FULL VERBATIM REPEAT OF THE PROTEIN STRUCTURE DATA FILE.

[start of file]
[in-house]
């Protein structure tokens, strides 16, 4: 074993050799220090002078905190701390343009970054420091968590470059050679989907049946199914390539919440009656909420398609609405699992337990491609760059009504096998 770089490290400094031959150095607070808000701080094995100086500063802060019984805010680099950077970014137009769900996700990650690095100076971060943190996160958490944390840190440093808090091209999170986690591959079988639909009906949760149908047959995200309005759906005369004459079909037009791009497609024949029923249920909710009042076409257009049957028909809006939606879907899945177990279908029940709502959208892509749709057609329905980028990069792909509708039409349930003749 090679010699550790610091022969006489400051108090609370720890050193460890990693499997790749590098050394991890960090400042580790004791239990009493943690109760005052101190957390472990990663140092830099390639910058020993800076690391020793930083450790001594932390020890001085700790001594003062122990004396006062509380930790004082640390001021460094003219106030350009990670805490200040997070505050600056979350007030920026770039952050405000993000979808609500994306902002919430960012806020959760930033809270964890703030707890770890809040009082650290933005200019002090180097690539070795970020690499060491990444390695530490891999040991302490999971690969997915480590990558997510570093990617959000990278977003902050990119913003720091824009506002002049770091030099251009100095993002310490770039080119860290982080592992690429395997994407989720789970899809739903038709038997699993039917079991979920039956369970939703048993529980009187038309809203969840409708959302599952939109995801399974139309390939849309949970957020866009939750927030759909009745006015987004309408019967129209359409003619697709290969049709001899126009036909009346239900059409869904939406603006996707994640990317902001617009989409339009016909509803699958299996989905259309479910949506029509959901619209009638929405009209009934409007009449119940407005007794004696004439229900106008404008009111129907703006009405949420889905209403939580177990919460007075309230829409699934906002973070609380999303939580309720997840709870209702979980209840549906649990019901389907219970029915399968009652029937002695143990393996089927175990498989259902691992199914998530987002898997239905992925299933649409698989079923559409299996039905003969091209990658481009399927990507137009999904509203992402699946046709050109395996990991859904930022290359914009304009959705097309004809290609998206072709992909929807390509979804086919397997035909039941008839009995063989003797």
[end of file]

[in-house]
């Protein structure tokens, strides 16, 4: 074993050799220090002078905190701390343009970054420091968590470059050679989907049946199914390539919440009656909420398609609405699992337990491609760059009504096998 770089490290400094031959150095607070808000701080094995100086500063802060019984805010680099950077970014137009769900996700990650690095100076971060943190996160958490944390840190440093808090091209999170986690591959079988639909009906949760149908047959995200309005759906005369004459079909037009791009497609024949029923249920909710009042076409257009049957028909809006939606879907899945177990279908029940709502959208892509749709057609329905980028990069792909509708039409349930003749 090679010699550790610091022969006489400051108090609370720890050193460890990693499997790749590098050394991890960090400042580790004791239990009493943690109760005052101190957390472990990663140092830099390639910058020993800076690391020793930083450790001594932390020890001085700790001594003062122990004396006062509380930790004082640390001021460094003219106030350009990670805490200040997070505050600056979350007030920026770039952050405000993000979808609500994306902002919430960012806020959760930033809270964890703030707890770890809040009082650290933005200019002090180097690539070795970020690499060491990444390695530490891999040991302490999971690969997915480590990558997510570093990617959000990278977003902050990119913003720091824009506002002049770091030099251009100095993002310490770039080119860290982080592992690429395997994407989720789970899809739903038709038997699993039917079991979920039956369970939703048993529980009187038309809203969840409708959302599952939109995801399974139309390939849309949970957020866009939750927030759909009745006015987004309408019967129209359409003619697709290969049709001899126009036909009346239900059409869904939406603006996707994640990317902001617009989409339009016909509803699958299996989905259309479910949506029509959901619209009638929405009209009934409007009449119940407005007794004696004439229900106008404008009111129907703006009405949420889905209403939580177990919460007075309230829409699934906002973070609380999303939580309720997840709870209702979980209840549906649990019901389907219970029915399968009652029937002695143990393996089927175990498989259902691992199914998530987002898997239905992925299933649409698989079923559409299996039905003969091209990658481009399927990507137009999904509203992402699946046709050109395996990991859904930022290359914009304009959705097309004809290609998206072709992909929807390509979804086919397997035909039941008839009995063989003797």